I am working on a study and feasability project to implemnet a VoIP solution to an existing LAN/WAN infrastructure.
Currently, we have a campus LAN; multiple buildings each with 3 cascaded switches linked to a central building ( Bldg A), where the core switch is and connected to the gateway router. A wireless bridge is linked to the core switch and wirelessly connecting a remote building (Bldg B) to the core switch. So, the question is if I were to move the core switch and gateway router(WAN link is DS3 to headquarters) to building (B), link Bldg (A) and Bldg (B) wirelessly, and implement VoIP, would this design create any performance issues? My concern is if VoIP and data would suffer throughput issues due to the 54Mbps Wi-Fi speed. Any thoughts or feedback?
With VoIP, always important to keep in mind it's much more sensitive to delay, jitter and drops. Most of these are often not issues on LANs, whether it might be on your 54 Mbps WiFi link depends on how much traffic you will pass across the link. If this link, or other links, have congestion, CoS/QoS often provides the solution, as also mentioned by Paolo.
Also keep in mind for your 54 Mbps, it's often difficult to get anywhere near "full" bandwidth if using wireless encryption and/or multiple hosts on wireless AP. Hopefully you'll get much better on a dedicated wireless bridge (directional antennas?). Other issue with wireless, often many more corrupted frames (especially bad for traffic like VoIP), again, hopefully, a dedicated wireless bridge will be much better.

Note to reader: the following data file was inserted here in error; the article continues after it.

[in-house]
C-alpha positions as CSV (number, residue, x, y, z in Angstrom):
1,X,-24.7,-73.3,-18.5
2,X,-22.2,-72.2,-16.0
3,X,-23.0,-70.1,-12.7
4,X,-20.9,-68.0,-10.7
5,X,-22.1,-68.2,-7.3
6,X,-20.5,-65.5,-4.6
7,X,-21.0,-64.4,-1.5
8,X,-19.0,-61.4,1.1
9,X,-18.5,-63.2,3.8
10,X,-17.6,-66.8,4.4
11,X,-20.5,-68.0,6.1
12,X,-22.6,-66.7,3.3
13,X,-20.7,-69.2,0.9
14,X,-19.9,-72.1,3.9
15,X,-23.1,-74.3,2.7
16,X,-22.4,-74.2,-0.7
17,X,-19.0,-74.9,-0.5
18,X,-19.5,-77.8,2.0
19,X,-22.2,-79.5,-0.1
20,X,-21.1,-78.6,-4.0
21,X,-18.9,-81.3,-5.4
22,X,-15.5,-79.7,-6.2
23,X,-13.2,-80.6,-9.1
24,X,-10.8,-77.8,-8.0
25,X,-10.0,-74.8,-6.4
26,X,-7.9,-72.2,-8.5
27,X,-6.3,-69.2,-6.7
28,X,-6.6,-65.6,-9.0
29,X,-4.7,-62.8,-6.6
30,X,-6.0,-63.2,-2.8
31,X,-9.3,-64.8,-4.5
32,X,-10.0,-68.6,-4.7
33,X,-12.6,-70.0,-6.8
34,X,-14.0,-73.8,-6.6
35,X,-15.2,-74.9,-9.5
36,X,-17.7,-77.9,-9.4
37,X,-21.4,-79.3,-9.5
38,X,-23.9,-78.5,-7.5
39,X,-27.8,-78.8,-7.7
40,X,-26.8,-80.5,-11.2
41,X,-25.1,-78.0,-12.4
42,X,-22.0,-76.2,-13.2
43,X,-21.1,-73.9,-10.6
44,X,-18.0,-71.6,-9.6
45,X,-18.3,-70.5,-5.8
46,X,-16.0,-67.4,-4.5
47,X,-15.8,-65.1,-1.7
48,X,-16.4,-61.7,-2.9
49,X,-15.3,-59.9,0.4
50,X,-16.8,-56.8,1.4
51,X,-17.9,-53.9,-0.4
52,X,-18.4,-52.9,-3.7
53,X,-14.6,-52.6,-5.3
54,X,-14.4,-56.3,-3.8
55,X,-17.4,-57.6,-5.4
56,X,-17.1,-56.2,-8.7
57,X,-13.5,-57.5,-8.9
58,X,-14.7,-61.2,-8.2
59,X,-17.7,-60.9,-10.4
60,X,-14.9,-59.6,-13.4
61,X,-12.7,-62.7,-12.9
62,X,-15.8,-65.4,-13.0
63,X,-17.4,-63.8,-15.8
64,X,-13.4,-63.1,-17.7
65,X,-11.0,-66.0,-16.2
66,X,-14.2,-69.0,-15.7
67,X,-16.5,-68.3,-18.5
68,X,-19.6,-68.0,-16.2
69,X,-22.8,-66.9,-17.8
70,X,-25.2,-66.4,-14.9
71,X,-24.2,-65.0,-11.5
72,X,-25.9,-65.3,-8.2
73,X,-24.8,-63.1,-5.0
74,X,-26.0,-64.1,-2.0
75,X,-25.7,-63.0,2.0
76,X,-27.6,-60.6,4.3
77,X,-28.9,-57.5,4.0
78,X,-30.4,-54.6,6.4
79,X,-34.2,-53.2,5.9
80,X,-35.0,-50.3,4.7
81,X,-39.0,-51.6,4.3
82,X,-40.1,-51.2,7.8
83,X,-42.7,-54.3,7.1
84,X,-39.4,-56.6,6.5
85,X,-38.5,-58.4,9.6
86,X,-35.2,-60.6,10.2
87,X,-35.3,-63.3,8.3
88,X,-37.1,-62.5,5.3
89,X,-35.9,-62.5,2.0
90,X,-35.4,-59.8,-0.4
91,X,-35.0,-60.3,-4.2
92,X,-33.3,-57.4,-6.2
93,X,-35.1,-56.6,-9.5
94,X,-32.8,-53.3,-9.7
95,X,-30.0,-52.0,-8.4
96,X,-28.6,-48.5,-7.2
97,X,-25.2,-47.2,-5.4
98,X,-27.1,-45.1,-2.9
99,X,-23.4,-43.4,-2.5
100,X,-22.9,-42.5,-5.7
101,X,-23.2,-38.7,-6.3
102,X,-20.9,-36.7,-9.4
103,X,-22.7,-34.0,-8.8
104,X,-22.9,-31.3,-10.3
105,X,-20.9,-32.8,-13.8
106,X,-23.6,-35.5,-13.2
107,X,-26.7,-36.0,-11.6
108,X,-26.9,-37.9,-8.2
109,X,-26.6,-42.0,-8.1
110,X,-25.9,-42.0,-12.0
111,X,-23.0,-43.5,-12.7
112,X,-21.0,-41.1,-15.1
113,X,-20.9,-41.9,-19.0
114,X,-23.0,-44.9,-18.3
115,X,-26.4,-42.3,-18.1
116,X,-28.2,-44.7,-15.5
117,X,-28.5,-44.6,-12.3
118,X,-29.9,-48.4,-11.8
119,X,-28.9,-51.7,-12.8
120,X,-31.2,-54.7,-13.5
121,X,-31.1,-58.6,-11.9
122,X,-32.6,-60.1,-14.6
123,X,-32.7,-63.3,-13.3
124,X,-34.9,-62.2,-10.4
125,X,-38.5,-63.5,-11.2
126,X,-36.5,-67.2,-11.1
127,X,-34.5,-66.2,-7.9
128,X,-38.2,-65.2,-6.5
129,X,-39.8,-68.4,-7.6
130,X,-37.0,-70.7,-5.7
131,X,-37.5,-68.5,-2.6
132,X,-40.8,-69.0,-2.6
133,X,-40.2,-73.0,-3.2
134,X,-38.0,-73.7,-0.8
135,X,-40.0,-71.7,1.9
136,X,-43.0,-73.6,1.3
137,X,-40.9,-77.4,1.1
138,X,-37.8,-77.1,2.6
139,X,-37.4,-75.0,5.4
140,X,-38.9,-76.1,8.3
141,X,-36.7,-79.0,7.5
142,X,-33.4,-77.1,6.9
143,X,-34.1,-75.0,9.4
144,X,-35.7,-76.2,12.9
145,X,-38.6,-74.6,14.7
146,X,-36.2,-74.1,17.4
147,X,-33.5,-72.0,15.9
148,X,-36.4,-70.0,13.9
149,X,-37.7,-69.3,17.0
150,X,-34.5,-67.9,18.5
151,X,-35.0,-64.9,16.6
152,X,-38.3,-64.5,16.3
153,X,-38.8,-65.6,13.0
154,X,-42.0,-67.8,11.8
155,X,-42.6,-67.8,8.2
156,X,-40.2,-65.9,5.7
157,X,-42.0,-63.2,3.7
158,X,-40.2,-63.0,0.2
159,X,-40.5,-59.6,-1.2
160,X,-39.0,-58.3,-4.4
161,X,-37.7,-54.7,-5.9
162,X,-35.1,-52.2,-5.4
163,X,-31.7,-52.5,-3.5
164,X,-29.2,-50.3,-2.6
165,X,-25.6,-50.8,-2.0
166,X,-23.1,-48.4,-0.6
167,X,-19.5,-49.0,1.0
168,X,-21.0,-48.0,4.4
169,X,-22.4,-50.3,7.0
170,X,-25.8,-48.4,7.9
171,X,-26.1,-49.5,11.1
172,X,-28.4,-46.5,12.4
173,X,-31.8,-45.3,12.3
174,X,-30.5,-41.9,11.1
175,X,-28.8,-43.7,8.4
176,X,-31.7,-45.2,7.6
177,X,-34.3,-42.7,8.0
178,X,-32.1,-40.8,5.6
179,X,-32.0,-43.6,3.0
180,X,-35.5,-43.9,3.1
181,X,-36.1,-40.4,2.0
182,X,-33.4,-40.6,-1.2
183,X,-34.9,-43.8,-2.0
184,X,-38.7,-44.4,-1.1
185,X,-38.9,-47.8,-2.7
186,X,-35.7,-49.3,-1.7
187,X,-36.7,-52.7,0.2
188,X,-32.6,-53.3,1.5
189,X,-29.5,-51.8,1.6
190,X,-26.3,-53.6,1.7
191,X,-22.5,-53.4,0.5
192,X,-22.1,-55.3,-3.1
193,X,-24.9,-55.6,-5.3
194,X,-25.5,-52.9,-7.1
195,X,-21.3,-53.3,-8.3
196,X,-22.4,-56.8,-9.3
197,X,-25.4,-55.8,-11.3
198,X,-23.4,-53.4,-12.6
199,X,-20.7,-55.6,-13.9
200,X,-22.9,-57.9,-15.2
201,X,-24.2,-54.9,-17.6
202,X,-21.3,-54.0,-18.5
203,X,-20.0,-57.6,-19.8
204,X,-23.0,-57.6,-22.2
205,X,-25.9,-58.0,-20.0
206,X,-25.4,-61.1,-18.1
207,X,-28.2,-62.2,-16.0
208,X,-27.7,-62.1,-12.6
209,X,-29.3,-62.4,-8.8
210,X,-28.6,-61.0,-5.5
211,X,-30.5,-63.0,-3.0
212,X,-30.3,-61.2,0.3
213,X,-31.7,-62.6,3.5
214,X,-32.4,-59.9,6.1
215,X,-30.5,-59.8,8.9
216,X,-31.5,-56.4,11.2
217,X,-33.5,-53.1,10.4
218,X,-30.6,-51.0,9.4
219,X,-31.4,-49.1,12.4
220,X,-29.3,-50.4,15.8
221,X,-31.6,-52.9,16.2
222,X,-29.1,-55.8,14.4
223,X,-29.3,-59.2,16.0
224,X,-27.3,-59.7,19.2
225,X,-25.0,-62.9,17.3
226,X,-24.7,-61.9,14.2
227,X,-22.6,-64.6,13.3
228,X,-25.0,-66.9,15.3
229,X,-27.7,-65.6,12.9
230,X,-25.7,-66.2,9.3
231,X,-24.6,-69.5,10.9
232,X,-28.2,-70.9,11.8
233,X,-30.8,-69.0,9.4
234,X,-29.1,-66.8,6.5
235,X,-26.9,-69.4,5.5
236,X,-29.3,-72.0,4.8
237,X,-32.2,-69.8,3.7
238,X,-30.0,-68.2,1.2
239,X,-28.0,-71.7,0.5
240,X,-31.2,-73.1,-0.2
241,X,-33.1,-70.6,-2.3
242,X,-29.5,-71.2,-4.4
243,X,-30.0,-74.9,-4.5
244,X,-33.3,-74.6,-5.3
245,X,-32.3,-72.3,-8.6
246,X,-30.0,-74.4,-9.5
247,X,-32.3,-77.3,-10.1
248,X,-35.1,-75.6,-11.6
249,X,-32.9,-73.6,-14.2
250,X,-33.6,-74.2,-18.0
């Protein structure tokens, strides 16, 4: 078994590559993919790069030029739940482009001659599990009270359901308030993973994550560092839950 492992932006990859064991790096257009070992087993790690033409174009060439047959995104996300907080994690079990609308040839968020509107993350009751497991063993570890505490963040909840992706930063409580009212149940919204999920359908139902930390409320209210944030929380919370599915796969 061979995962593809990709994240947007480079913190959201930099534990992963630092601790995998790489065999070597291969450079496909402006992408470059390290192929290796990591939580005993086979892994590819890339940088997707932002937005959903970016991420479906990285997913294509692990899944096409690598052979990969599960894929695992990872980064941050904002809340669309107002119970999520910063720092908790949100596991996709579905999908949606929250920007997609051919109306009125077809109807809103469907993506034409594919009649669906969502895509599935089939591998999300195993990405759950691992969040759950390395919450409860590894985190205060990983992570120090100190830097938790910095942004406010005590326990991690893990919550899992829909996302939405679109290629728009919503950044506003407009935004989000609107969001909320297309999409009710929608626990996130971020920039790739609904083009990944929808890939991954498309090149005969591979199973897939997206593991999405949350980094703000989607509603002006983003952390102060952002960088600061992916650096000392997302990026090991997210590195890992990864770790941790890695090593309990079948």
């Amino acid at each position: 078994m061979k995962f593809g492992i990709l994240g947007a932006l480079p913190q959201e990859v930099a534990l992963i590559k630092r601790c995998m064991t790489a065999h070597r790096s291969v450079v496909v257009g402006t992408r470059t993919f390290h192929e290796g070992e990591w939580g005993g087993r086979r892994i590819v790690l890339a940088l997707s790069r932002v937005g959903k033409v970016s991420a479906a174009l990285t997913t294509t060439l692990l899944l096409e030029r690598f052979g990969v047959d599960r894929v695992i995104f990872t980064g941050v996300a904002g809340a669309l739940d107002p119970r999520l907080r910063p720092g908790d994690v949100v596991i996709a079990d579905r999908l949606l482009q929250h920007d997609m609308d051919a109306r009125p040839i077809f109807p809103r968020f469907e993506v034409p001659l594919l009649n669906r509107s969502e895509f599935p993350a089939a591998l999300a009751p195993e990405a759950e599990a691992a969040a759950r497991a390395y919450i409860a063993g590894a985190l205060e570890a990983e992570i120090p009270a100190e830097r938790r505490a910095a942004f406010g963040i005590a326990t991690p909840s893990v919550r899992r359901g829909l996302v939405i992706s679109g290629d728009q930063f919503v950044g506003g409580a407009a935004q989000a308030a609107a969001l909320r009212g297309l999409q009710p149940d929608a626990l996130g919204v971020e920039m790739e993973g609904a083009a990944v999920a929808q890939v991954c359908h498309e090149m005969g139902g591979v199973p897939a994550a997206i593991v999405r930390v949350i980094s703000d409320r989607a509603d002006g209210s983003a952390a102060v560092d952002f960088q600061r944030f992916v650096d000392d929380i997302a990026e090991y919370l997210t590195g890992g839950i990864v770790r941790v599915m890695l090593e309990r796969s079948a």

Since you described 54 Mbps, I thought you might be using a device like a Cisco Aironet 1300/1400 Series Wireless Bridge that uses 802.11 "g" or "a" channels. Wireless 802.11a/b/g APs share the "air" much as Ethernet hubs shared the wire. I would be concerned if multiple wireless AP clients where using the same channel or near by channel as your bridge. Such interference can reduce wireless throughput; the directional antennas should help.
Yes, I was considering using the 1400s; however, since you brought up these points, which Cisco wireless bridges would you recommend in this situation. I would like to connect 2 bldgs to the central bldg via wireless and implement VoIP.
I don't really have enough expertise in this area to make a recommendation. However, since the 1400 uses "a" channels, less likely to have interference from typical wireless clients that use "b/g" channels.
For further suggestions or recommendations on the wireless aspect, you might post a question within the wireless forum.
This is actually a pretty cool feature, i didn't even know it existed until I was looking for a solution to advertise a subnet (prefix in BGP talk), only if a certain condition existed. This is exactly what conditional advertisements does
j ai une question j ai achete un routeur cisco 887VA-k9 , je le configuré avec la configuration ci- dessous
si je le lier avec mon pc portable sur l un de ses ports directement ça marche toute est bien ( la connexion internet + m...
Attached policy provides CLI access to the Cisco 4G router over text messaging. Two files are in the attached .tar file:
2. PDF with instructions on how to load and use the .tcl file.